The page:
ruizc, July 14, 2007 (view all comments by ruizc)
A real bumer to know it was the end of a great series. I would have rated a "5" if Lemony Snicket had not left me hanging with several unanswered questions!!!!
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mattiece, February 10, 2007 (view all comments by mattiece)
After I read this book I was more than a little irritated at Lemony SNicket for not answering all of my questions. But as I think about it, I enjoy researching and I think that if we look hard enough there is still more to be found in the series. I for one am waiting for "Horseradish: bitter truths you can't avoid" to say weather or not I am angry with Snicket. The one question that seems less and less likly to be answered is What is in the Sugarbowl.
The World is Quiet here
please do, do, do visit my home page and snicket fan site at www.xanga.com/rememberJS
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americangirlfan, January 2, 2007 (view all comments by americangirlfan)
The End is very good. I love the books, and this one is very good. The end o f this book has a very unexpected twist that you would never even imagine, and you'll find out some pretty interesting things. That's all. Toodles!
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rightytighty, December 29, 2006 (view all comments by rightytighty)
When I first got into the Series of Unfortunate Events, I found the books witty and original. I, however, found the last book's ending disappointing. It seemed like it dragged on, went off on many tangents, and didn't seem to answer any of the important mysteries that kept building as the story progressed. The book seemed to give more thought to characters the Baudelaires had just met rather than characters they had come to build solid relationships with.
As for the Baudelaires, it was frustrating to see that every time they had a chance to lose olaf for awhile (ex, throwing him overboard off the ship) they decided not to because it would stoop to the bad guy's level. The same thing happened when they decided not to set a trap for esme squalor to get their baby sister back because it would be a bad guy thing to do. Come on, honestly. Sometimes the children were just too good for their own good.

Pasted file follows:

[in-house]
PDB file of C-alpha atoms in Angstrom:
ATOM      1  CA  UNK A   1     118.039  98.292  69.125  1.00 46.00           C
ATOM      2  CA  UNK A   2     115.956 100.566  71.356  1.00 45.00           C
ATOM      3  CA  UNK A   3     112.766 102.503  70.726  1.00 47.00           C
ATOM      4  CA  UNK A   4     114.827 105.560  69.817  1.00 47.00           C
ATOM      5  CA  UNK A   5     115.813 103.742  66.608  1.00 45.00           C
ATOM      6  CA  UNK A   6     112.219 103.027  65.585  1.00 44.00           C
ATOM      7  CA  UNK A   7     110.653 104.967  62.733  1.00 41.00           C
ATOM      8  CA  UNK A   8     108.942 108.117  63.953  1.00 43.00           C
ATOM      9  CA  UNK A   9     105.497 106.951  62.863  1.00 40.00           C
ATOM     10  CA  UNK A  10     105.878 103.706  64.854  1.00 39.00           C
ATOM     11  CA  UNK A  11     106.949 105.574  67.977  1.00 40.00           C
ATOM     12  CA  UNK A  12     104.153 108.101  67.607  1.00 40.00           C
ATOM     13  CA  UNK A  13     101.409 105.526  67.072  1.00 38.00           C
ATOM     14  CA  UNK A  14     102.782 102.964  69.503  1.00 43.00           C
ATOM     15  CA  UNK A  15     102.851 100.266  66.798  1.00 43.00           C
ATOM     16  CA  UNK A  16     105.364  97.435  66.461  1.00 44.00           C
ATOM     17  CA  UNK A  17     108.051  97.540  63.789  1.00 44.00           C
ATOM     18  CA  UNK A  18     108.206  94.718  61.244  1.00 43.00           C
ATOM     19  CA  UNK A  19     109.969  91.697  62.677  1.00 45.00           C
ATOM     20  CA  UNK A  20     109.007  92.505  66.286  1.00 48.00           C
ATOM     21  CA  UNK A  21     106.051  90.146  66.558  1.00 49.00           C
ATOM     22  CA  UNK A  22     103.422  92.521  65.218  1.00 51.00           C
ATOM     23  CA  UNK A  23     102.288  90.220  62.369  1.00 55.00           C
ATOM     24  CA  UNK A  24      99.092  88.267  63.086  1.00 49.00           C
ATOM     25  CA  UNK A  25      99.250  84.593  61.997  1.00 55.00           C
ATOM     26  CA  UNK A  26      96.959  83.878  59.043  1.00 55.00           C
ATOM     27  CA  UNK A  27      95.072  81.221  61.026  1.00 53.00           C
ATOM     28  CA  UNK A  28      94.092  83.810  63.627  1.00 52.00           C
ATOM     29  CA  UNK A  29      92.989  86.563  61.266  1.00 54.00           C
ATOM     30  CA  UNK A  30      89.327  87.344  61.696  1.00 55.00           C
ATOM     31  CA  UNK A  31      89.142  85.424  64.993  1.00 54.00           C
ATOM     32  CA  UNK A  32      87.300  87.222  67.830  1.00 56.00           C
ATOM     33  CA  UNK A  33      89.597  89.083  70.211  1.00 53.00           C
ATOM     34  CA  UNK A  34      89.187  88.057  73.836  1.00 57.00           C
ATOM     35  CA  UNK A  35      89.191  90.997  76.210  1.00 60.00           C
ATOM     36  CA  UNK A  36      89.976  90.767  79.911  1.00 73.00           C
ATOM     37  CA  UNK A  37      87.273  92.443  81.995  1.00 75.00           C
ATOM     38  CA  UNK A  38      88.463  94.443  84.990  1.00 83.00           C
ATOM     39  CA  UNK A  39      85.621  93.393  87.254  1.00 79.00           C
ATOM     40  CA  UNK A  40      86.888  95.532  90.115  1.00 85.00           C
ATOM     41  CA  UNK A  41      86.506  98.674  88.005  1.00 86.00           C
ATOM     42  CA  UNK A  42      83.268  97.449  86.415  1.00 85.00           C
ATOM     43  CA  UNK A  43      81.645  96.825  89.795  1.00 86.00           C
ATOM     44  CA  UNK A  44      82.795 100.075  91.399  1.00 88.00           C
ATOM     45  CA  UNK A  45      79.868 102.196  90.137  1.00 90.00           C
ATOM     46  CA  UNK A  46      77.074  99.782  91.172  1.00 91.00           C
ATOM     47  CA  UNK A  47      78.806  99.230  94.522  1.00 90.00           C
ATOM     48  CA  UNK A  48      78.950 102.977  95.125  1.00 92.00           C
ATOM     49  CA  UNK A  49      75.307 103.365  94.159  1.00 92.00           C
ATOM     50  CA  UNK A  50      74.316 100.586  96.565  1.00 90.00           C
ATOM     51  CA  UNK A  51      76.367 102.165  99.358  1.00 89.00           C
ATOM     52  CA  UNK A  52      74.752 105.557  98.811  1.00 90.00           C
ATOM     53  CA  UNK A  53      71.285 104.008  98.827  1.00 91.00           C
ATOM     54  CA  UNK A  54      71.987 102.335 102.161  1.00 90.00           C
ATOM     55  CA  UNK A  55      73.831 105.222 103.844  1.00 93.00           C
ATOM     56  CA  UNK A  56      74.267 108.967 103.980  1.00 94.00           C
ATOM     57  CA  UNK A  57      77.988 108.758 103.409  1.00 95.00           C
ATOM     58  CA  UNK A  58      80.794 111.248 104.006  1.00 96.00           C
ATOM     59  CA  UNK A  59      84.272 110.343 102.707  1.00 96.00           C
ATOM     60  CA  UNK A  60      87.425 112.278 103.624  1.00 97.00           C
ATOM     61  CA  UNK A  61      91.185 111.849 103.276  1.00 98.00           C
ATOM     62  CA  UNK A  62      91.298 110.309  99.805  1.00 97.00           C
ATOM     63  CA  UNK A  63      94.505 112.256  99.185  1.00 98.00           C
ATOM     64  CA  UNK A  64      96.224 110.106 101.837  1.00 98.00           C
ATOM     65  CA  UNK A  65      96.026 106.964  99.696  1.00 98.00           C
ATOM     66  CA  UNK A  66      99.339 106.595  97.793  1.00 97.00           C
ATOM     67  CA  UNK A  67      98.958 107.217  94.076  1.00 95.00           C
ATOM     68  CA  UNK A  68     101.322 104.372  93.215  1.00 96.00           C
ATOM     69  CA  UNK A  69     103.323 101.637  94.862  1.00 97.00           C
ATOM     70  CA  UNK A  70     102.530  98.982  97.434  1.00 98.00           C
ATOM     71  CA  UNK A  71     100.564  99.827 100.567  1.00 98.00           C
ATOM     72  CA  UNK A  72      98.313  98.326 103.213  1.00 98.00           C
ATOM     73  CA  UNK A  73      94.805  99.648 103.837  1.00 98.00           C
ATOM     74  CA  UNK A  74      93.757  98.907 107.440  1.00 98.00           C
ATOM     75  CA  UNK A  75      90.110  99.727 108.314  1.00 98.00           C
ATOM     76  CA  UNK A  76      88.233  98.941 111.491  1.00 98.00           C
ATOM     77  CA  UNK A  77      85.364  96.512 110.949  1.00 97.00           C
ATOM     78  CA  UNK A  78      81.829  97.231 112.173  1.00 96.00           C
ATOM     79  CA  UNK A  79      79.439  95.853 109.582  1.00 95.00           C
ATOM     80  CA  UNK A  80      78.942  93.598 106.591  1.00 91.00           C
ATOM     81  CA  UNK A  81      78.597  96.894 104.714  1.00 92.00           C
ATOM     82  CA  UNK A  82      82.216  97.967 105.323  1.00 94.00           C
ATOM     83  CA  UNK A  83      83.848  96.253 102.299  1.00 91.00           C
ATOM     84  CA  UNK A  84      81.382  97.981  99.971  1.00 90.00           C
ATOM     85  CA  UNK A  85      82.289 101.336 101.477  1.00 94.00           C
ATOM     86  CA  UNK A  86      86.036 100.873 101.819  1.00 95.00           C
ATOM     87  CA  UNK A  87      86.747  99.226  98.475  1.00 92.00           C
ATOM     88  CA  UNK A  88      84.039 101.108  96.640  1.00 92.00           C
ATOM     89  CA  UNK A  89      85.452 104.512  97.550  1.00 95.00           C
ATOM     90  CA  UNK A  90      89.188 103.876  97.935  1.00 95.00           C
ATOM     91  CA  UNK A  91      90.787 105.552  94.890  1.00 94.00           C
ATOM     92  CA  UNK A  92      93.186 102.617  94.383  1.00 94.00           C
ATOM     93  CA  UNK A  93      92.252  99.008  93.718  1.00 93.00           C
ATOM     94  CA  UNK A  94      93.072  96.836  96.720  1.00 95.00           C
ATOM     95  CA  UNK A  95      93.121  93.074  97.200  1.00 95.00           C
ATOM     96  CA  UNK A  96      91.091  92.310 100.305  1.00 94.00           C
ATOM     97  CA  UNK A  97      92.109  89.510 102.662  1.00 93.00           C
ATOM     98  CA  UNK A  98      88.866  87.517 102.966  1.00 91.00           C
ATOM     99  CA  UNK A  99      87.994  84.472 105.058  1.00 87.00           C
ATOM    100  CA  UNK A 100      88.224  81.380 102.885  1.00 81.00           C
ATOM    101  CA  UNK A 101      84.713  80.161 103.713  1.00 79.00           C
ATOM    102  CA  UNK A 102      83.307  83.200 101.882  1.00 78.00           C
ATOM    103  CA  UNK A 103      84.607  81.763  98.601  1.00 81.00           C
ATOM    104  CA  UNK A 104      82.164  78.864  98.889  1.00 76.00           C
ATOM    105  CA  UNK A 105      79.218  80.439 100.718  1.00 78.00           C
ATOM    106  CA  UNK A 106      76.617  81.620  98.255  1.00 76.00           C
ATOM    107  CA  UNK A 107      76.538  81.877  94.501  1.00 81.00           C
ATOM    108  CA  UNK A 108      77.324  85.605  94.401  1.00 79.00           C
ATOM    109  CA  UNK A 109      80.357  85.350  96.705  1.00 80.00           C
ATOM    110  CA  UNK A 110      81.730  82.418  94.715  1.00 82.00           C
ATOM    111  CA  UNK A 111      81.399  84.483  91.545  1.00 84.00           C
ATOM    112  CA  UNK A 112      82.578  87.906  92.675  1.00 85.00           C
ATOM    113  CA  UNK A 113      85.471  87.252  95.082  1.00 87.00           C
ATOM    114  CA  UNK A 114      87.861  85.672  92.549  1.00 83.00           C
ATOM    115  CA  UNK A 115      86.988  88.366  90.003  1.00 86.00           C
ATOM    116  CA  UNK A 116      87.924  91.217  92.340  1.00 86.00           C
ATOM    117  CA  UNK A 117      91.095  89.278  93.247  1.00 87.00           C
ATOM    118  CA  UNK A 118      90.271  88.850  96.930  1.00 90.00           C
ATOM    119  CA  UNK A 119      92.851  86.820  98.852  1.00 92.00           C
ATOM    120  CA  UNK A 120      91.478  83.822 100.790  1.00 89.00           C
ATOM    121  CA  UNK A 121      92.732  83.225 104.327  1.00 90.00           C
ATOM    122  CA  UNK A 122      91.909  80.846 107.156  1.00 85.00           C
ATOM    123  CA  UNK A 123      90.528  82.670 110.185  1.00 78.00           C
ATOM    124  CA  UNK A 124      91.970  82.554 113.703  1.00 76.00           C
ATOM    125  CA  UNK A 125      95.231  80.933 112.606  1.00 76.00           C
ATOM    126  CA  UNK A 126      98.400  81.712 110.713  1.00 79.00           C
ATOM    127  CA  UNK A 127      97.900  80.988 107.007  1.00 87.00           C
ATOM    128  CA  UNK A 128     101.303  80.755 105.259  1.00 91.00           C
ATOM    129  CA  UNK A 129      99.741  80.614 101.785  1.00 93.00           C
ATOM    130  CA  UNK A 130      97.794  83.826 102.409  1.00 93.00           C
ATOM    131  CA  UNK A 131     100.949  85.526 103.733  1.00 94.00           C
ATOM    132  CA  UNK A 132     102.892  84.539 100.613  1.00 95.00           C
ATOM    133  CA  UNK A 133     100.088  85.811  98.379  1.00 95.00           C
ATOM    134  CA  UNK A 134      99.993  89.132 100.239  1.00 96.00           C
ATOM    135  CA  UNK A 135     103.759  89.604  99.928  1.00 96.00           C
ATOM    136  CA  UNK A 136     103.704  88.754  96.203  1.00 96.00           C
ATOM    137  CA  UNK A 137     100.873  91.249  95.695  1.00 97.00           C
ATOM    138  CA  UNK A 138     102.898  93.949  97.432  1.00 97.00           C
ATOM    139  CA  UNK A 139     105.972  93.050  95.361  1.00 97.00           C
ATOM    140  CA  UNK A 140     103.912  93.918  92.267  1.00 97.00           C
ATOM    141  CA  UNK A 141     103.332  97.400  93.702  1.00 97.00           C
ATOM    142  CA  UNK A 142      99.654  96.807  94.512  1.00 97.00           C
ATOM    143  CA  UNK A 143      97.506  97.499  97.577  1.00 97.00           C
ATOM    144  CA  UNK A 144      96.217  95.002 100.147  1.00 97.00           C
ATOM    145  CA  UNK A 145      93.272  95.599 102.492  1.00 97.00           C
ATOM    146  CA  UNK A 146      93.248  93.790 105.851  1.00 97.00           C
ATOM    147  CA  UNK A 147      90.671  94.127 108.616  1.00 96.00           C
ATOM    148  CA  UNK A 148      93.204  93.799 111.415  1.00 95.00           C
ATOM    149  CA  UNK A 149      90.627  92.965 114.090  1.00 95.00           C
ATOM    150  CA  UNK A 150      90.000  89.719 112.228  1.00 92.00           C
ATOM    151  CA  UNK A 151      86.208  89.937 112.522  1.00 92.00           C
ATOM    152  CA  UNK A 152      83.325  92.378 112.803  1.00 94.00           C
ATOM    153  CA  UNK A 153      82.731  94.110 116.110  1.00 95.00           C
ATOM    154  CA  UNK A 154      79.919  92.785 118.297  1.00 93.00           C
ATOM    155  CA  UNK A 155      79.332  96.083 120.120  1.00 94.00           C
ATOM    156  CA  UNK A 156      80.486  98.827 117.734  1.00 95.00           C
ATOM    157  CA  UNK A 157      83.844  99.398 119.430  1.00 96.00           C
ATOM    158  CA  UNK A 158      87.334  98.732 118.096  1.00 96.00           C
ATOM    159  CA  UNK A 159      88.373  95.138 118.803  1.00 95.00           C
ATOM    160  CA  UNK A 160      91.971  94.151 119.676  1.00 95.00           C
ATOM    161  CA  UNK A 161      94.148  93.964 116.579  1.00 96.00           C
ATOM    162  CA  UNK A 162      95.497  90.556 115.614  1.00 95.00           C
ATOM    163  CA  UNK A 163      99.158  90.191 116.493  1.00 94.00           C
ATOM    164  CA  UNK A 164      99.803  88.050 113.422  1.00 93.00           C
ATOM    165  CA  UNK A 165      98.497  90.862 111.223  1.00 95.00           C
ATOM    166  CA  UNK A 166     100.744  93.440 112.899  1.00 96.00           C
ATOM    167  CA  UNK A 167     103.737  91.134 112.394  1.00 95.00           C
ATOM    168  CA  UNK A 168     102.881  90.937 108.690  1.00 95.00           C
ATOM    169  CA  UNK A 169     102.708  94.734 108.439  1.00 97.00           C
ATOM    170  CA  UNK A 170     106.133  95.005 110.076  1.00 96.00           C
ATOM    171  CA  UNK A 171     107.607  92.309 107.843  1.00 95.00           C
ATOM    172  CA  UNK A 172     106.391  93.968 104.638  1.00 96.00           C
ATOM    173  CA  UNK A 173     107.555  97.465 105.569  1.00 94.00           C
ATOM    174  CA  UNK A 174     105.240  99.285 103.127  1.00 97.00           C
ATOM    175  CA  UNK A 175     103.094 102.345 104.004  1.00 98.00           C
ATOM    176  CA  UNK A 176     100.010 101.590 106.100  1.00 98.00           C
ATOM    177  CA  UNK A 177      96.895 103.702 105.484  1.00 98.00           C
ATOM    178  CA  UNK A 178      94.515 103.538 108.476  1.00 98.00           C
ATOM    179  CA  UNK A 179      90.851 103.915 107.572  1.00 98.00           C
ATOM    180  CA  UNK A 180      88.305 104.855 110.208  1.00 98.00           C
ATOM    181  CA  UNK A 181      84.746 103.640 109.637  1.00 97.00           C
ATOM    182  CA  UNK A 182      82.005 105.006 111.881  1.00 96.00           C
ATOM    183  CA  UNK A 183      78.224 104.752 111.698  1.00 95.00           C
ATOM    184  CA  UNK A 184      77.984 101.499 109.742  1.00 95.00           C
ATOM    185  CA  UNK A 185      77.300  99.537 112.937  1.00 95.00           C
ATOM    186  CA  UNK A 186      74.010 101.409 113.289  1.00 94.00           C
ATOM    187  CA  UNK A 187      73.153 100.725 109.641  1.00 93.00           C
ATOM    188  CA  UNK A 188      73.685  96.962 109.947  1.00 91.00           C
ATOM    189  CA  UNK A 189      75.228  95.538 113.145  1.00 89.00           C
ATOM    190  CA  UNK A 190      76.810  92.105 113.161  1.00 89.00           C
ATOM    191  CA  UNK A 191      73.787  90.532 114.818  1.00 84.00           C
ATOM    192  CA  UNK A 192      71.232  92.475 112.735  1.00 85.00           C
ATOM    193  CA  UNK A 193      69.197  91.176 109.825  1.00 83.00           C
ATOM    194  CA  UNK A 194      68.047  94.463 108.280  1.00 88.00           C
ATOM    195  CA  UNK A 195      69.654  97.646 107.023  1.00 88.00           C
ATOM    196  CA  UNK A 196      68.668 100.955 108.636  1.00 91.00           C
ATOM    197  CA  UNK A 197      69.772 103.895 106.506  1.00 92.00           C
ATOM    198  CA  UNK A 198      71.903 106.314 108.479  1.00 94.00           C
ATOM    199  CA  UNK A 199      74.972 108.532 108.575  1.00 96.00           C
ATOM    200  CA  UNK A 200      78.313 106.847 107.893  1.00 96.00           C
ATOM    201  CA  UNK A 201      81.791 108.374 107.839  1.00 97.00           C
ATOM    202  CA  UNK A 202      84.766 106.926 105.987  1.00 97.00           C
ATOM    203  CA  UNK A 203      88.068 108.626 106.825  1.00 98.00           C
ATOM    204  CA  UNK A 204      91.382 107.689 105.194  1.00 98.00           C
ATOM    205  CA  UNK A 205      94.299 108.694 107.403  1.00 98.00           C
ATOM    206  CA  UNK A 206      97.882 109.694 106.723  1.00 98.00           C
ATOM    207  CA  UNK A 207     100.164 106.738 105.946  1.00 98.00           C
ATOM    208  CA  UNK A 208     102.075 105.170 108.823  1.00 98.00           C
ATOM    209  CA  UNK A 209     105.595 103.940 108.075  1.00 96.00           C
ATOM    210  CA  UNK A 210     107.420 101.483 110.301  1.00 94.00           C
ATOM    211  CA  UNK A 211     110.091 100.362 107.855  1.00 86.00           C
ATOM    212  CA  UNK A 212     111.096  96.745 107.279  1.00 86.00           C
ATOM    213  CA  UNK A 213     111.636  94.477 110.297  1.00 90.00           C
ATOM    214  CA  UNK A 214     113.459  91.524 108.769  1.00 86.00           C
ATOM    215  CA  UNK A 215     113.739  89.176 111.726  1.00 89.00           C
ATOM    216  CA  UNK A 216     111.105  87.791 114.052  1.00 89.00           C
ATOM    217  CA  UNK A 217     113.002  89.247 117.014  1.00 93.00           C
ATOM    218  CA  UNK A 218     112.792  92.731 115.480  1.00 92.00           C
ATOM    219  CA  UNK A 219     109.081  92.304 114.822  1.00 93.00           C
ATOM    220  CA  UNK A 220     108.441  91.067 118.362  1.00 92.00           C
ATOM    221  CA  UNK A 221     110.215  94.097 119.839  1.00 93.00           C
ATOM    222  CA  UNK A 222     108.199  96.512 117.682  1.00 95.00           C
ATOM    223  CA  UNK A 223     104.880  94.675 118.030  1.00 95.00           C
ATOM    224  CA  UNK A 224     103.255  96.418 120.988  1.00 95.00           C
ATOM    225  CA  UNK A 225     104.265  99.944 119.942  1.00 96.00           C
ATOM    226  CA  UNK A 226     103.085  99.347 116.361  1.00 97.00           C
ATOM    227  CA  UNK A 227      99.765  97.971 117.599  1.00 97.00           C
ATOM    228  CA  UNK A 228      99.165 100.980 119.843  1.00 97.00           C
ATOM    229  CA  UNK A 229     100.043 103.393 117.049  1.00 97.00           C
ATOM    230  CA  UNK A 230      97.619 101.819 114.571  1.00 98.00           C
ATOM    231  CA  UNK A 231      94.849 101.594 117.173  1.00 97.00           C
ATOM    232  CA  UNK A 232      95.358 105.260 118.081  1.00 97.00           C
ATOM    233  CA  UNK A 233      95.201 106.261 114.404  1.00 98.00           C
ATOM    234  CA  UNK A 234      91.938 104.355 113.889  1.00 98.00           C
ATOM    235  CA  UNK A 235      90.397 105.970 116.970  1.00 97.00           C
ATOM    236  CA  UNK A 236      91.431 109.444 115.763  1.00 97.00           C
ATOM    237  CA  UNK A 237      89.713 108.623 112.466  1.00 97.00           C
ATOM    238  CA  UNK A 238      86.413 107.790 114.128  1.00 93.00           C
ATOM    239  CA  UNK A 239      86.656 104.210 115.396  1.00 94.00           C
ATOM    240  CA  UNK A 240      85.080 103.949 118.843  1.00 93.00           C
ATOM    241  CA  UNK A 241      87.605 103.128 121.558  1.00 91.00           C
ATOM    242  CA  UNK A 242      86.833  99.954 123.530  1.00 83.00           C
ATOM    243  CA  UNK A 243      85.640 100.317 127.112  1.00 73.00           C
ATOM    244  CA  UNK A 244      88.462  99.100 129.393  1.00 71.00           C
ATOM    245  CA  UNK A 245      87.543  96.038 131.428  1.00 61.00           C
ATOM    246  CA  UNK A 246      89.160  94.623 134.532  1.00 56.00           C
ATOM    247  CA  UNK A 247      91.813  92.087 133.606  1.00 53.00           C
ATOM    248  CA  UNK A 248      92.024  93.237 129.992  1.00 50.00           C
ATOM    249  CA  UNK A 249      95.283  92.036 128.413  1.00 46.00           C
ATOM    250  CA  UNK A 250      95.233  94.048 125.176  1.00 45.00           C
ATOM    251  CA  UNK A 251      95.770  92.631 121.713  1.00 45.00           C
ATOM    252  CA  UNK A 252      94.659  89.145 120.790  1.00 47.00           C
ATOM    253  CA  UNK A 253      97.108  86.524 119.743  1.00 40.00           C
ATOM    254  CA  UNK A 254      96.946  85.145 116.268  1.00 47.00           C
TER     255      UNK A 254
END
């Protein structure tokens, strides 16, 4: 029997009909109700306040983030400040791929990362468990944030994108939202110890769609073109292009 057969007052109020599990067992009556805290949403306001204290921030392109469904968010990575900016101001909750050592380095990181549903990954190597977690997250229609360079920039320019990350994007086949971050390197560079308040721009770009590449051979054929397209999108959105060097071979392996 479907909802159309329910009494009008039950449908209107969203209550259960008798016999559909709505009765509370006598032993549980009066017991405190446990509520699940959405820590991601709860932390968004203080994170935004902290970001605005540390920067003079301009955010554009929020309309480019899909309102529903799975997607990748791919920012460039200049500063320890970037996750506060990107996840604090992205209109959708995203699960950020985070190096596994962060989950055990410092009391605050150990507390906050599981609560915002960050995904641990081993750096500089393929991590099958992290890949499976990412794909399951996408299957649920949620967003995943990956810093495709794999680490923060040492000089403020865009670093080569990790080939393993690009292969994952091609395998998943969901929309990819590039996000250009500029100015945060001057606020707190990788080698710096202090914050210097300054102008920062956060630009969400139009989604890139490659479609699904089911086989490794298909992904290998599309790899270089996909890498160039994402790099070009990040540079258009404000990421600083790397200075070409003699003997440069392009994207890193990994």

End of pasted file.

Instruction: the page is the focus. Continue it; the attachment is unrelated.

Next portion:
Anyways, although the last book in the series was the longest, it felt like it had the least substance. It just felt linear, nothing seemed to build up to anything and I was left feeling like a castaway on a stranded island.
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"Review A Day"
by Yvonne Zipp, The Christian Science Monitor,
"Fans by now know what to expect, and Snicket (the nom de plume of Daniel Handler) features more devilry by Count Olaf, lots of vocabulary lessons, and helpful translations of the dialogue of Sunny, the youngest Baudelaire....Thankfully, The End proves a more satisfying read than the pointless harpoonings of The Penultimate Peril." (read the entire CSM review)
by The Houston Chronicle,
"The series' ending is sad. And definitely unfortunate: The End leaves some loose ends....It does, however, provide a bittersweet ending, one that readers won't expect."
by Rocky Mountain News,
"The mysteries pulled us in, but what makes the series irresistible is Snicket's dark humor....Readers won't want to miss Olaf's last ridiculous disguise, and the secrets embedded in this last safe place from the treachery of the world."
by Henry Alford, The New York Times Book Review,
"The End may not reach the comic highs of, say, The Austere Academy (wherein the infant Sunny, unable to form sentences, was forced to work as an administrative assistant). But it's more suspenseful than the other books..."
by The Buffalo News,
"[A] treasure trove of literary allusions...clever word play, sly humor and snarky asides. But the snarkiness began to grow wearisome by The Ersatz Elevator...Snicket has not really tied up the tale in a satisfying way."
All things must come to an end. Thankfully, this includes A Series of Unfortunate Events by Lemony Snicket. The 13th and final installment in the groundbreaking series will answer readers' most burning questions: Will Count Olaf prevail? Will the Baudelaires survive? Will the series end happily? And if there's nothing out there, what was that noise?
Is there no rest for the travel worn and weary? Not if youand#8217;re Nathaniel Fludd, the worldand#8217;s youngest beastologist-in-training! All Nate really wants is to track down his missing parents, but when a unicorn falls mysteriously ill, Nateand#8217;s Aunt Phil makes it clear where a beastologistand#8217;s duty lies: to the beasts.and#160;
And if taking care of the worldand#8217;s beasts isnand#8217;t difficult enough, Nate and Aunt Phil must also keep them safe from the villainous Obediah Fludd, who intends to do them harm. With all this taking up every last bit of his energy and time, will Nate ever find the parents he is so absolutely convinced are alive?
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